Progression is not something always welcomed or expected. Love finds us when we least desire it. Illness, accidents, or tragedy can change everything without warning. We begin to feel proficient at tapping our foot along to the rhythm of life only to find the tune changing, leaving us lost and off-beat…Read more at Venn Magazine
This is a Five Minute Friday post. Where I link up with other writers at Kate Motaung’s and we free write for five minuets. It is simple, it is unedited, and it is fun. Our prompt this week is lift
“No one is useless in this world who lightens the burdens of another.”
― Charles Dickens.
I will lift others up. I will not tear down. My words will not heap weight onto the shoulders of others, but I will use my speech to help slay the chains that keep people from moving forward. I will bear the burdens and come along side to aid in lifting the life that cannot be born alone. For, others have lifted me. They have raised me up and kept me from drowning. They have taught, were patient, and suffered as I insisted on diving into waters I could not swim alone. There were those who fought to give me the vote, those who said women should learn too, and there is the ultimate liberator who set my soul free—Jesus. The God who came down into a broken world lifted His cross to die so that I may live, so I will lift mine. Whatever cross I come to I pray God gives me the strength to lift.
I have had to stay off social media more than normal this week. There was too much needed discussion about “rape culture” and “hook up culture”. Every time I logged on I felt a weight of concern for so many women for whom I knew the threads of awareness would be a trigger. Who am I kidding, I had to check my own emotions as well. I am not typically susceptible to triggers. The healing I have experienced reaches deep and wide, but every once in a while old experiences and memories sneak up on me.
Then a singer was slain, and the next morning Orlando. Oh Orlando, how I wished I had words that in some way, in any way might be helpful. I wanted to cry out, but for some things there are no words.
In all the stripping away, in the weeping with those who weep, in the dark night of the soul’s grief—when the brokenness of the world has become too brazen—peace is not completely lost.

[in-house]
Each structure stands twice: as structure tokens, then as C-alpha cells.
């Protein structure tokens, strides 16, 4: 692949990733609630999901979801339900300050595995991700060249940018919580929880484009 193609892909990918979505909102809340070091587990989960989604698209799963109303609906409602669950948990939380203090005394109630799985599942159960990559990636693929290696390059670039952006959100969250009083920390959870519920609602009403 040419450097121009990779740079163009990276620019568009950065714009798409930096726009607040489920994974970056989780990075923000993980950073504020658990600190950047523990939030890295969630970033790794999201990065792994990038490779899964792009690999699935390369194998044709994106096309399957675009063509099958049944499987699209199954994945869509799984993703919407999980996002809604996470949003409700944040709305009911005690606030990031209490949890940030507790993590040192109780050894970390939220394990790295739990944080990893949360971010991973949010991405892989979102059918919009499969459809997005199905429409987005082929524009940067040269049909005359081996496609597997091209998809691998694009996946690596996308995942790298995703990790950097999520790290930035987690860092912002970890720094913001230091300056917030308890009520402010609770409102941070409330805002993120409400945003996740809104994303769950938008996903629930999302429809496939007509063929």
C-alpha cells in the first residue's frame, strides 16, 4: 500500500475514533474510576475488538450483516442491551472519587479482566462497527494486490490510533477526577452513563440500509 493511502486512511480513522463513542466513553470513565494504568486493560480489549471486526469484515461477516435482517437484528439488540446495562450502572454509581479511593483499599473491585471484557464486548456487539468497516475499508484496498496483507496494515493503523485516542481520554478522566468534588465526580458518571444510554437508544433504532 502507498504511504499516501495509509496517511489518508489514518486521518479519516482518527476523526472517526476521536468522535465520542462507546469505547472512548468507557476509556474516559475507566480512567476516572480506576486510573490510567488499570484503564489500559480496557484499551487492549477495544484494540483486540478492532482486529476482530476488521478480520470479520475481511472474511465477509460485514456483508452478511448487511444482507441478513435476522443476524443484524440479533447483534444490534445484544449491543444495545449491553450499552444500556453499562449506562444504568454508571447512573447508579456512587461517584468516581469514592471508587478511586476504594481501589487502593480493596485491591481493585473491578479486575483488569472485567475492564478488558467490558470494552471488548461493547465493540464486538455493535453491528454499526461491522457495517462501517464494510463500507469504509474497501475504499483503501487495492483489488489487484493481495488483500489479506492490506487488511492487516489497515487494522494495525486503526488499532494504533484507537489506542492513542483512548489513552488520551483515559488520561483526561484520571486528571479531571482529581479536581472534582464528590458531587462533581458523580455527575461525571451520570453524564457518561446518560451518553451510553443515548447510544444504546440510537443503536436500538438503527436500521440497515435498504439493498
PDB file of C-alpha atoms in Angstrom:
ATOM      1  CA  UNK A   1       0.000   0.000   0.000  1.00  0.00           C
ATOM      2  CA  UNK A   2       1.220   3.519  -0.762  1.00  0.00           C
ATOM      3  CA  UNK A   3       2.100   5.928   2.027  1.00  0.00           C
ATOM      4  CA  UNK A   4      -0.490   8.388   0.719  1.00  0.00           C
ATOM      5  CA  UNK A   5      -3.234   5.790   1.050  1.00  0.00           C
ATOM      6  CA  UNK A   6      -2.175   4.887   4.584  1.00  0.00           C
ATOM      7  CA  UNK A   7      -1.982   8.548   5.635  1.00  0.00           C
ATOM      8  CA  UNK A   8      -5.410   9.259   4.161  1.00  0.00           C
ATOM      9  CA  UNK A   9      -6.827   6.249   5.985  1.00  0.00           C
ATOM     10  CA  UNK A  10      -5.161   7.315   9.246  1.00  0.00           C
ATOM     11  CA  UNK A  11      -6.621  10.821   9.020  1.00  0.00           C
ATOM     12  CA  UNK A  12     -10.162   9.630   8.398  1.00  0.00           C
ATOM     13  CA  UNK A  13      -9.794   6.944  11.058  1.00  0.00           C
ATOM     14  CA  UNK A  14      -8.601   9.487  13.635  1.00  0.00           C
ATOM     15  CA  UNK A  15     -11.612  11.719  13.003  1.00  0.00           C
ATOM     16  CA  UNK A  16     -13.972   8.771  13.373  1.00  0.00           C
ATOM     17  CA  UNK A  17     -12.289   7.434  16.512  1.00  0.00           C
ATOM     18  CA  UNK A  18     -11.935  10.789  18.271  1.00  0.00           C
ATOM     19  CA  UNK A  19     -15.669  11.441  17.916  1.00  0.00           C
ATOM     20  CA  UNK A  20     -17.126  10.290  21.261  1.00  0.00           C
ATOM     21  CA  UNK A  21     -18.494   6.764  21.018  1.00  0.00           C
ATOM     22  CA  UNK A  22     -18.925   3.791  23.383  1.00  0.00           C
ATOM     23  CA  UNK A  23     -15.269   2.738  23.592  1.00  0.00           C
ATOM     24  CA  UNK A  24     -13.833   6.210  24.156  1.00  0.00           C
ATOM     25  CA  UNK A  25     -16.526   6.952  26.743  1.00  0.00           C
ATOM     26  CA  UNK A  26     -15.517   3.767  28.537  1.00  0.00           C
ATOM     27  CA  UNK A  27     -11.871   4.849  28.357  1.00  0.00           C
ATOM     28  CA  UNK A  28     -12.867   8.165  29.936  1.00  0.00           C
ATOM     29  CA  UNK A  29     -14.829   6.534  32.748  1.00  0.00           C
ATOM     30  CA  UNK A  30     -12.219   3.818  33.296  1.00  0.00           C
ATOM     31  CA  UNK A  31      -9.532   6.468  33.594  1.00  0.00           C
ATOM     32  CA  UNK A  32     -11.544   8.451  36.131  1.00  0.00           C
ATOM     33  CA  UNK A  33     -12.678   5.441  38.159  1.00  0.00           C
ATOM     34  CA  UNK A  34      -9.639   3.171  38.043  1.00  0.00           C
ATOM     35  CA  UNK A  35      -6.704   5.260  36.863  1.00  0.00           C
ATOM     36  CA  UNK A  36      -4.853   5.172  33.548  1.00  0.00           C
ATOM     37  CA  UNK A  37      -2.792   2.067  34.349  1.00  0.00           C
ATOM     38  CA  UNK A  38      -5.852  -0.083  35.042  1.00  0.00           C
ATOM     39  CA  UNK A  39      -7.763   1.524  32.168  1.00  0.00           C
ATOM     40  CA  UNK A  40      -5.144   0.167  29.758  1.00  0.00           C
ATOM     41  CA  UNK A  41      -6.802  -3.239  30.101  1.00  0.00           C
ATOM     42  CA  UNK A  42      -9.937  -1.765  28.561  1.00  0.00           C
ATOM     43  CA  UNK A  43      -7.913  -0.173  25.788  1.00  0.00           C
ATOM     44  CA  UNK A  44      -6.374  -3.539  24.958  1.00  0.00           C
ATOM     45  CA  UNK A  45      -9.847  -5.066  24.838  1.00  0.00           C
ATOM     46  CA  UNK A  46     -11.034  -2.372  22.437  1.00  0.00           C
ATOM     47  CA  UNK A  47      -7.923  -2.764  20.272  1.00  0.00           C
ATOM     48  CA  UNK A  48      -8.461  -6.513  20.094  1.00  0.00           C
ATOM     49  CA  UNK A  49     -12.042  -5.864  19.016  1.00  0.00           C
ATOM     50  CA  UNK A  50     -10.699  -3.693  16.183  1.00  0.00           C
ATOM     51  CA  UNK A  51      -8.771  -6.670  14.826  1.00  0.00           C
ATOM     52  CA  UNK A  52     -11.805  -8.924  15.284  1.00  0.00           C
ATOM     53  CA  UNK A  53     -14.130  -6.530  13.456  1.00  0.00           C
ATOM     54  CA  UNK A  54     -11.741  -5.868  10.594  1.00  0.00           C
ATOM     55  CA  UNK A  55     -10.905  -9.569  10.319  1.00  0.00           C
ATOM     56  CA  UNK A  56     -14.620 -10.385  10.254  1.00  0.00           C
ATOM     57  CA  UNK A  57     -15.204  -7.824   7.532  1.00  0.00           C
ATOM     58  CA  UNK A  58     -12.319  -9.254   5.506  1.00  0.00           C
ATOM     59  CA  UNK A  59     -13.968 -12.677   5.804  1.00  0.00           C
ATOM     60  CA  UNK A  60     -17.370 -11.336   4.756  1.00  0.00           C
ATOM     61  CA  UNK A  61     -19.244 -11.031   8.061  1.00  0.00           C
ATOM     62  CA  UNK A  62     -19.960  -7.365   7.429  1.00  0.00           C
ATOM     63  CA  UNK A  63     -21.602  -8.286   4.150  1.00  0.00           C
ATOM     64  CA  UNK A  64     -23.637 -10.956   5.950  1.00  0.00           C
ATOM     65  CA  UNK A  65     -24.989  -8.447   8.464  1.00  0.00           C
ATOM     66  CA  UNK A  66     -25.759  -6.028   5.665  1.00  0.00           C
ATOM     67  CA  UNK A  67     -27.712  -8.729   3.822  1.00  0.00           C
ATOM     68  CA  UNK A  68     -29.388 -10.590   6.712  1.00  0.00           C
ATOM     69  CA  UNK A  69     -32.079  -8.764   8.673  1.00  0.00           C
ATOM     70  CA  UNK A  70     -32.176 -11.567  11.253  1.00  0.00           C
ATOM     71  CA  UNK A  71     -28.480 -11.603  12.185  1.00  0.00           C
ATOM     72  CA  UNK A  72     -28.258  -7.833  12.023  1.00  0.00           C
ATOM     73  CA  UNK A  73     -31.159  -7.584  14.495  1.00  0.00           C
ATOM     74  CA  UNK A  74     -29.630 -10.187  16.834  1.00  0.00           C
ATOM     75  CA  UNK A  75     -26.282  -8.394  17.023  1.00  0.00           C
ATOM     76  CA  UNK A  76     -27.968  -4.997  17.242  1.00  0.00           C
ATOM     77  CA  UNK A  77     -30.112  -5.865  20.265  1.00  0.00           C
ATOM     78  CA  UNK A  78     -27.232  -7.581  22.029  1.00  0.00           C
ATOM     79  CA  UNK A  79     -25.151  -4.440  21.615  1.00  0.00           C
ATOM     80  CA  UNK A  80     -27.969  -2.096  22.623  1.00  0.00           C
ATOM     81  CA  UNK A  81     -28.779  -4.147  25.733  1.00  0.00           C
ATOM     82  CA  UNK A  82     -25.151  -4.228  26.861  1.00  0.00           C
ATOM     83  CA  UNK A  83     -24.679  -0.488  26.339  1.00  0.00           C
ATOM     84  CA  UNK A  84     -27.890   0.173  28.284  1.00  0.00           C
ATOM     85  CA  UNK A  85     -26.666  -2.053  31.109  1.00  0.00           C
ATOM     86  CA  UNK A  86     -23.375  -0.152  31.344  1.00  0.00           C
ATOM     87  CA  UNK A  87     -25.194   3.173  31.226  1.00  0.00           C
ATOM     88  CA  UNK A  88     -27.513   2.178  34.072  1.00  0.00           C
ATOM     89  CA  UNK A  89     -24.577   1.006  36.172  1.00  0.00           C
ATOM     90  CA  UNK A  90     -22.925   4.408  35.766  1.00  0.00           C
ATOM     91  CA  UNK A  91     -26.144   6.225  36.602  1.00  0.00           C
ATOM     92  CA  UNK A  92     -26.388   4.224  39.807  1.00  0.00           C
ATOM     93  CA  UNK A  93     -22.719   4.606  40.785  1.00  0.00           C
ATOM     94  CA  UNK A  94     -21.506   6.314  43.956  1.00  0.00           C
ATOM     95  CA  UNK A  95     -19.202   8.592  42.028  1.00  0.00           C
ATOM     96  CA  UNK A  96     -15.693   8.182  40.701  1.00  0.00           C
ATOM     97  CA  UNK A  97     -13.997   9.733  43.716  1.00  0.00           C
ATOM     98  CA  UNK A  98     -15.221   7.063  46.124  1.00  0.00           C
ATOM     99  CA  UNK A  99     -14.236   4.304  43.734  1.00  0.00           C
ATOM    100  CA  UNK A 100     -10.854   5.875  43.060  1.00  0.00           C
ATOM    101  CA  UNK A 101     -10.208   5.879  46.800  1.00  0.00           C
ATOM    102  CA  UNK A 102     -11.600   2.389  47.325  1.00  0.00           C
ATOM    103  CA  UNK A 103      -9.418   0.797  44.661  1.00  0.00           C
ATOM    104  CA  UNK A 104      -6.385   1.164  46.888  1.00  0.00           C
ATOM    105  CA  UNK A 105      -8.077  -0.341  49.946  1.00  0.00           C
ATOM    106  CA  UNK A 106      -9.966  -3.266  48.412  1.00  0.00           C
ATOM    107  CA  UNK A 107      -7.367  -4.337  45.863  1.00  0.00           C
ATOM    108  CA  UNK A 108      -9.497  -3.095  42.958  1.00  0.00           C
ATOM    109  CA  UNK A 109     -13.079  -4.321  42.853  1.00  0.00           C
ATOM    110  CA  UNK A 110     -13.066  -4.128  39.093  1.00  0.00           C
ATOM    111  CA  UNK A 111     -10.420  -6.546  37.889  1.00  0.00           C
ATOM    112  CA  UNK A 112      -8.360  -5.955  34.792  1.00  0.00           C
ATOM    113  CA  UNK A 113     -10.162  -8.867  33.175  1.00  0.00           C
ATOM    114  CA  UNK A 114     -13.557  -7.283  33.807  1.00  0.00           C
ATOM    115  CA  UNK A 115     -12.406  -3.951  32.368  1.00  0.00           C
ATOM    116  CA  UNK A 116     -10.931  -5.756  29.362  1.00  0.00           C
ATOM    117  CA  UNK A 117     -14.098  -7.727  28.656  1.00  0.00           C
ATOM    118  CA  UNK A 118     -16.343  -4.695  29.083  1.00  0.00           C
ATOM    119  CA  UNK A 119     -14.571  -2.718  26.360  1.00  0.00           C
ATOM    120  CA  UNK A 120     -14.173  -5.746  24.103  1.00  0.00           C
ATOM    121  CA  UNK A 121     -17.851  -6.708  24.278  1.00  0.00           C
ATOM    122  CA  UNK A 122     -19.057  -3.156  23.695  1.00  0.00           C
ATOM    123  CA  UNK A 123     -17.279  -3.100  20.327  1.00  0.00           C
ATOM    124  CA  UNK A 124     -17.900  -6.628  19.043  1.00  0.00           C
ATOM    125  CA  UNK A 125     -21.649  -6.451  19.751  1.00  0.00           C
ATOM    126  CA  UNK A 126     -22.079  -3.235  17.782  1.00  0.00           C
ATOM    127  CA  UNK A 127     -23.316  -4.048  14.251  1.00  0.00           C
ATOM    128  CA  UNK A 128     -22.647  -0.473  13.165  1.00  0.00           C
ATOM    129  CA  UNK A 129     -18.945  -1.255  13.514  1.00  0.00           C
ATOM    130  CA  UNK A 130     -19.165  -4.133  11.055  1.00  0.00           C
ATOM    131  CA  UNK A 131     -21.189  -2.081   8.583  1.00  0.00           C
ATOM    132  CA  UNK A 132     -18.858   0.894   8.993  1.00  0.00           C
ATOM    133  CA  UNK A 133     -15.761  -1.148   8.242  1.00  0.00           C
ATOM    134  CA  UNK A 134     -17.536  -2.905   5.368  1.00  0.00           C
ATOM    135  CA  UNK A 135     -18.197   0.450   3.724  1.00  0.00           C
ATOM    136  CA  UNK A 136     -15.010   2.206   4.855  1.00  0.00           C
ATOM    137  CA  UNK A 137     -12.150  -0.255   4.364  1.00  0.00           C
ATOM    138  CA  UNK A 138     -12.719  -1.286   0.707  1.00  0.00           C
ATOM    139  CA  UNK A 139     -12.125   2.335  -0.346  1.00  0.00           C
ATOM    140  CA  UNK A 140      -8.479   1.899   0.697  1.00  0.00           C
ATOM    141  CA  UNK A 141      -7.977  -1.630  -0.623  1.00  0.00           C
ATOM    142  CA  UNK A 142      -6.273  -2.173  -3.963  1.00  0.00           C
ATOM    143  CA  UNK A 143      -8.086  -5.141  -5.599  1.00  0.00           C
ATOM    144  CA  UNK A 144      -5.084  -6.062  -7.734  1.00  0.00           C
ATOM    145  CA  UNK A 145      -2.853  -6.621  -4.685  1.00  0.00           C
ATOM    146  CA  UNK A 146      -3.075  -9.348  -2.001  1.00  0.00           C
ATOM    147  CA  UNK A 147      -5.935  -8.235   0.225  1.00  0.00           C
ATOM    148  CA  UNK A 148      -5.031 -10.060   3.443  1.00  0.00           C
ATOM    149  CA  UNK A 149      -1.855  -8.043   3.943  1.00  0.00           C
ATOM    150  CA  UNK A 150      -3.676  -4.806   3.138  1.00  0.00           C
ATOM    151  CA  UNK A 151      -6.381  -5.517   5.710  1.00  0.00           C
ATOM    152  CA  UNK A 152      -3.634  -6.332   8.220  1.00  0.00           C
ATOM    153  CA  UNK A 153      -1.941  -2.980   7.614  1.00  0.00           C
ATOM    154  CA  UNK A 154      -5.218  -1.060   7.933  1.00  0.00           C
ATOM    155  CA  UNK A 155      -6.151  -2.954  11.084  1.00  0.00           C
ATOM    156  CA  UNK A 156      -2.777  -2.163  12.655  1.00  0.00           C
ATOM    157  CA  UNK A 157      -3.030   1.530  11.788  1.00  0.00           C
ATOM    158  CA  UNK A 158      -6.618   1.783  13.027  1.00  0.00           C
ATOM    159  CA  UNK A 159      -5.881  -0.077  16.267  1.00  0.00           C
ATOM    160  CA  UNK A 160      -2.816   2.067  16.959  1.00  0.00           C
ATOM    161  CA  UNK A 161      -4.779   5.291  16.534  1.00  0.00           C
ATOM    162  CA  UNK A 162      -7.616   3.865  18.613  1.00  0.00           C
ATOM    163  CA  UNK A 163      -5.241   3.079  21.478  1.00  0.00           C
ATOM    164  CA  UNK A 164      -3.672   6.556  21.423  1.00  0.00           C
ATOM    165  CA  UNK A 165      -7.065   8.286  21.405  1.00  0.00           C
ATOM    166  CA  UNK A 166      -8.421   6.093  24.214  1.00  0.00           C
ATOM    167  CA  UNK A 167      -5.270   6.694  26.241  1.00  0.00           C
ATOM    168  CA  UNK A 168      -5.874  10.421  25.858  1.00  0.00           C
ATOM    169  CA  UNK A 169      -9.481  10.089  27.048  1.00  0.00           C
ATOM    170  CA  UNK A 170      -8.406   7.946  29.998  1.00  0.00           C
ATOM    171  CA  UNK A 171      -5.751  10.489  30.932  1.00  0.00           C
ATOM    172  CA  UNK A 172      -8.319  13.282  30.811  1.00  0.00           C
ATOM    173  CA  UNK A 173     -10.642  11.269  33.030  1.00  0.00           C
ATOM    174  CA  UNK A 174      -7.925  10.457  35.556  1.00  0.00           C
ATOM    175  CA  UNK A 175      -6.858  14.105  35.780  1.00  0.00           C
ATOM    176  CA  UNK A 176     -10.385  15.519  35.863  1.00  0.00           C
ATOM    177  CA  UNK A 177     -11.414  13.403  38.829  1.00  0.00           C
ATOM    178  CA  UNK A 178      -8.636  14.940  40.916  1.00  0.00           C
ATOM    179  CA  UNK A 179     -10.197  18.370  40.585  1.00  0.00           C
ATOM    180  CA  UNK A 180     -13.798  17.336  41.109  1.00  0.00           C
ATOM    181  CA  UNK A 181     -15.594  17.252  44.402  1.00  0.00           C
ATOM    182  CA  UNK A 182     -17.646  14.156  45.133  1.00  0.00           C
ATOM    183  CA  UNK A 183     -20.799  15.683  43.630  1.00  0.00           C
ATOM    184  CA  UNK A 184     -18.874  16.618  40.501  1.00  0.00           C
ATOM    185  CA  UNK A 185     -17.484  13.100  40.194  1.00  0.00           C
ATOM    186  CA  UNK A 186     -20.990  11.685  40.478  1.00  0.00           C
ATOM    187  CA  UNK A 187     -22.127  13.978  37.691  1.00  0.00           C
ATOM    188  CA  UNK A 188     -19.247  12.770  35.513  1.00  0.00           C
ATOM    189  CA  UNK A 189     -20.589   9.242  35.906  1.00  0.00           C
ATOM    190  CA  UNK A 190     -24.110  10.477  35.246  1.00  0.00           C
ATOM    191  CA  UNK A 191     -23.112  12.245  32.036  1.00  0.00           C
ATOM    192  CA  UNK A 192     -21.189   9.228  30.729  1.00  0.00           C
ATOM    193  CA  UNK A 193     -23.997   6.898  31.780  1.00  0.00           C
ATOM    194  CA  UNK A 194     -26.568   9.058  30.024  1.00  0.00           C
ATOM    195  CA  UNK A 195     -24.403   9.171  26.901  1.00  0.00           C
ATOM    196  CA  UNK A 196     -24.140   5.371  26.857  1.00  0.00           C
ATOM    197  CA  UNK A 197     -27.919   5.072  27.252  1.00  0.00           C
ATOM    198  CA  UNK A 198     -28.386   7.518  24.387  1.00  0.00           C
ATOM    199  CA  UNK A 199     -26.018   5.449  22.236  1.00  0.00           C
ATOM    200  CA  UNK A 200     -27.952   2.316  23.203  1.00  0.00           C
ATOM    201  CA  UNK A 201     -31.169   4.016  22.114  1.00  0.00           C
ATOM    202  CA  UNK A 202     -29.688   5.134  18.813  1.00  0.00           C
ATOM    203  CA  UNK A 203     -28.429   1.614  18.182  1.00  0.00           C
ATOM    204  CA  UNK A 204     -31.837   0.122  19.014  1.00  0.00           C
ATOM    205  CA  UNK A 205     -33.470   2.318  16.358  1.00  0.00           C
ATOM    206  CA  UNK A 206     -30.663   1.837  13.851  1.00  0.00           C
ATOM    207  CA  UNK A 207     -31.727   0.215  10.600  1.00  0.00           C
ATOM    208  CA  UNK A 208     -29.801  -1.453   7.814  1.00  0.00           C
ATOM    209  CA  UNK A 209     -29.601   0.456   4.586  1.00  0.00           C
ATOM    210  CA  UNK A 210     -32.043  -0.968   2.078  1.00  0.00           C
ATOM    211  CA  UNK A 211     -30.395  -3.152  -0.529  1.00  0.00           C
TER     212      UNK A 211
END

In the world you will have tribulation. But take heart; I have overcome the world.~ Jesus (John 16:33)
There is a God who is bigger, a story that looms larger than the horror, and a peace that meets inner turmoil with the hope that this world has been overcome. Society breaks down; people suffer (or worse, serve) terror; there is much that is troubling to the soul. Peace can still be mine. It is a promise from the Savior who knew that darkness would persistently press in.
…Continue reading at Anchored Voices
Nope, not going to happen” was my consistent response to my husband when he put homeschooling on the table. He always reminded me that I have a Masters of Science in Education, and I would remind him of my spastic organizational skills. Privatized education, at-home learning, and the public education system; we explored them all, landing on the path we both walked as kids, public school.
I have escorted three of my children through the doors of elementary school, and left them for hours. With my oldest two it was only for two hours and 45 minutes. But this year I sent my five-year-old darling away for the whole day. For the 2015-16 school year, Oregon joined a slew of other states implementing full-day kindergarten, and it touts a banquet of benefits. There is more routine, better opportunity for social development, and longer instruction time for to the newest generation entering academia.
Our children are still learning to brush their hair, but we are asked to send them away for the entire day. Are they ready? Here are some tips from the trenches, and some recommendations from the lovely woman who spends 6 hours a day, 5 days a week with my daughter; one of your very own Oregon full-day kindergarten teachers.
Wean Your Would-be Kindergartner From Naps
Trust me, I begrudgingly enforced this last summer, but I can’t imagine how my daughter would have done in full-day kindergarten if I hadn’t. She was falling asleep when she got home into October, and once she even fell asleep in class. I told her she doesn’t need to be embarrassed, but we need to stay awake to learn. I empathize, and tell her it used to happen to me all the time. I just don’t let her know I was in high school.
Count All the Things! At least up to 20
1…2…3…apples, books, or people in line in front of us. You can practice this skill virtually anywhere. Equipping your emerging learner with the skill of counting to 20 will have them ready to take on the world of mathematics…Continue Reading @ The Portland Moms Blog.